FRIDAY, April 19, 2024

Power dynamics and the struggles within Thailand’s educational system

Power dynamics and the struggles within Thailand’s educational system

A principal at a public school in Roi Et province was removed recently after a social media post went viral. A teacher and a former teacher shared insight into authoritarianism among educators in Thai schools.

On March 16, Wanida Rangsrisak, a teacher at Baan Ratchathani School in Roi Et, posted a screenshot of a message from the principal on Facebook.

The message read: “I feel something inappropriate happened today – a teacher sat on my chair. Though I did not see it, while I was a teacher, I never once sat on an executive’s chair and never dared put myself at the commander’s level.”

Once this post began doing the rounds on social media, the Office of the Basic Education Commission removed the principal and set investigators on the case. The principal has been assigned to work from the Roi Et district office since March 18.

Power dynamics and the struggles within Thailand’s educational system

“This chair incident was only the tip of the iceberg. In some cases, principals make teachers serve them food, work on their personal projects or have female teachers work as waitresses at school parties,” said Tanawat Suwannapan, a teacher at a public school in Bangkok.

Tanawat, also a member of the Kru Kor Sorn (Teachers Want to Teach) Network, said the cause of the problem is the structure of the Thai educational system. He explained that this authoritarian mindset can be blamed on Thai bureaucracy and traditional thinking, which do not put people at its centre.

“If a person is unstable, if they are unsure of themselves, they tend to seek validation from others. And if they are insecure, they act like this principal. In this case, the chair is a symbol of power. In Thai culture and society, individuals don’t feel valued or empowered to make changes,” Tanawat added. “There are no laws protecting teachers, there are only those that control them. So, what most of them do is keep working and keep hoping for improvement. Those with bad principals can only hope that they will be transferred to another school someday.”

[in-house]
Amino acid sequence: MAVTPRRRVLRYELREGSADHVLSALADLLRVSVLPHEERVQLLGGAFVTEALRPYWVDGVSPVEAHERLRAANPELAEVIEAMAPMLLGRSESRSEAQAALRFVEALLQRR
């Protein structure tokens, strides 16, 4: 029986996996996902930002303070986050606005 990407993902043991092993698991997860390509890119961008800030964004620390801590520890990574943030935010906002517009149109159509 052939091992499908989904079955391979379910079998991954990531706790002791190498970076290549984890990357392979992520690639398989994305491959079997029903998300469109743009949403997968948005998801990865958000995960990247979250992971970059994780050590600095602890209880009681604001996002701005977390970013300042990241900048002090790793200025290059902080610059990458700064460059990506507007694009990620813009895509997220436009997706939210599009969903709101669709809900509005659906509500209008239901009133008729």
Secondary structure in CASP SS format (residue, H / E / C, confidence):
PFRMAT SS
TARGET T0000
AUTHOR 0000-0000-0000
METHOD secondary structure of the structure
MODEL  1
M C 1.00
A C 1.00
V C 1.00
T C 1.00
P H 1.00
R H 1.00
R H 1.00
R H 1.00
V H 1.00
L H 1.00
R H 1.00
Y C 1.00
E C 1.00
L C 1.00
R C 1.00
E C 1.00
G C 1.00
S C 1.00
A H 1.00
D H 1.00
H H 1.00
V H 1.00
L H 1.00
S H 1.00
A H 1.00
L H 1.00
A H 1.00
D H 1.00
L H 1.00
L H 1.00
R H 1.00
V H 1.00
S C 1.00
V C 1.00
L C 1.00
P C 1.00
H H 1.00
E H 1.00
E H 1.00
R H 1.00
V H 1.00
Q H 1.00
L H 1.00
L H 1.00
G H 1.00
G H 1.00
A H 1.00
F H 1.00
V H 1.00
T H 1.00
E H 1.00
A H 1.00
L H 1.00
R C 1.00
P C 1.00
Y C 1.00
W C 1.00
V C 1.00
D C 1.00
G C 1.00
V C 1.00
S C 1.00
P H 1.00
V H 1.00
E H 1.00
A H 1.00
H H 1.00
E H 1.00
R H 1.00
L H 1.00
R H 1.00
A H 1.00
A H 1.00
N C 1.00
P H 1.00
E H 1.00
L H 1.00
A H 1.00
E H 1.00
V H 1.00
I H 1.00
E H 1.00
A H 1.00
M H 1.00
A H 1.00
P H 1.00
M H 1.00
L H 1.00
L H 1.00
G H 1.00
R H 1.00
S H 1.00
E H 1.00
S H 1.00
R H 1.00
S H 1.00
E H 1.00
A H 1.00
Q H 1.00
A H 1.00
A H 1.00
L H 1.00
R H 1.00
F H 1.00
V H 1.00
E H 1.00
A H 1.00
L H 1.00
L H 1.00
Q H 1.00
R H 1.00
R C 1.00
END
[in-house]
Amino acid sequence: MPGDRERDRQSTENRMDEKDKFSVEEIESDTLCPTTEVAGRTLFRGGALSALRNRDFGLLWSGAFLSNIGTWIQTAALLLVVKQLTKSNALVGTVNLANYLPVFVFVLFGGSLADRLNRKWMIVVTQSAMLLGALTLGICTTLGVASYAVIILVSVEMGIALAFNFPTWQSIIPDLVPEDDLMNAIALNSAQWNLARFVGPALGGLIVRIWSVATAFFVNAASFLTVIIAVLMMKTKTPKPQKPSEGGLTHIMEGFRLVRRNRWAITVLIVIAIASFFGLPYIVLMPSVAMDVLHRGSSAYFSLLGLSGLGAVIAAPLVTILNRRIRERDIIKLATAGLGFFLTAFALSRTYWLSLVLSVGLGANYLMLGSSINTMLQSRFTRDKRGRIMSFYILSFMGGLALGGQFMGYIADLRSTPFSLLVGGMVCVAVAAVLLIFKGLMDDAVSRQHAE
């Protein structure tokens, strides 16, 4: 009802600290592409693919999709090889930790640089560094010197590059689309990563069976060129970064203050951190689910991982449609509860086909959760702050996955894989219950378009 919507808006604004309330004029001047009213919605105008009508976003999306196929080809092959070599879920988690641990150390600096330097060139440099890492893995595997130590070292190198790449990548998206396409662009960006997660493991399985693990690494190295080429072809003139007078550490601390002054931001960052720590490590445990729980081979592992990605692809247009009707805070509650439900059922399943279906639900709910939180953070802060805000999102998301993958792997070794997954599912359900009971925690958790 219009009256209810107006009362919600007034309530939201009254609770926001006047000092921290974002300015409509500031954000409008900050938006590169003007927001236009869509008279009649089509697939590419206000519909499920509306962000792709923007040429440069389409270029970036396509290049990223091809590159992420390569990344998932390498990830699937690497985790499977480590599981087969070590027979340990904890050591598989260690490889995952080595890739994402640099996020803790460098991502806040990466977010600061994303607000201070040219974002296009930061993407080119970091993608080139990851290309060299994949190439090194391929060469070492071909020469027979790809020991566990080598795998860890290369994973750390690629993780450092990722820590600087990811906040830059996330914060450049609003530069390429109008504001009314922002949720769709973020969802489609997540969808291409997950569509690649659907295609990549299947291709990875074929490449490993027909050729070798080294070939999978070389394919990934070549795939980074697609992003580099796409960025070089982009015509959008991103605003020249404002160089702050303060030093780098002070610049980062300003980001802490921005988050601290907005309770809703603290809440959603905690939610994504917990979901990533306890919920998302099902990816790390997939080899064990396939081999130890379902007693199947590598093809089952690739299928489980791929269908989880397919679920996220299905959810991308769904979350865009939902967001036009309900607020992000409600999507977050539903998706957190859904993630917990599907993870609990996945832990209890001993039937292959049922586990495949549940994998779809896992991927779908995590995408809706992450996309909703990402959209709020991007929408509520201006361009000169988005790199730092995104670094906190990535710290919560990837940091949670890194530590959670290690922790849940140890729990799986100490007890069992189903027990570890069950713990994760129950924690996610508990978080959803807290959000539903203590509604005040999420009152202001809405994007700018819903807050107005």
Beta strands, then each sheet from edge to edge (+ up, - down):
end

Power dynamics and the struggles within Thailand’s educational system

MP Paramee Waichongcharoen, who was a teacher before entering politics in early 2023, said that being a politician has helped her see the bigger picture and realise that the power struggle between teachers is worse than the authoritarianism between teachers and students. This oppressive attitude has been reported among teachers as well.

Though recently students who are aware of their rights have raised their voices against repressive teachers, the problem among educators themselves remains hidden.

“This chair case proves how a school principal can oppress teachers. This repression can take many forms, between teachers and heads of departments, younger and older teachers and so many other combinations. But none of this makes the news because, under Thai bureaucracy, the chiefs are given the authority to evaluate the performance of those under their command,” the MP said.

She believes the problems caused by this oppressive structure are worse in rural areas and at medium-sized schools, where teachers are not aware of their rights and principals hold the power.

“Repression among educators is a sin that has been passed down by senior teachers to younger ones and then on to students,” Paramee said.

She added that she believes the Education Ministry has not done enough to address this problem, even though it holds so much power. The MP also believes that similar problems may exist in private schools, though they may not be as severe.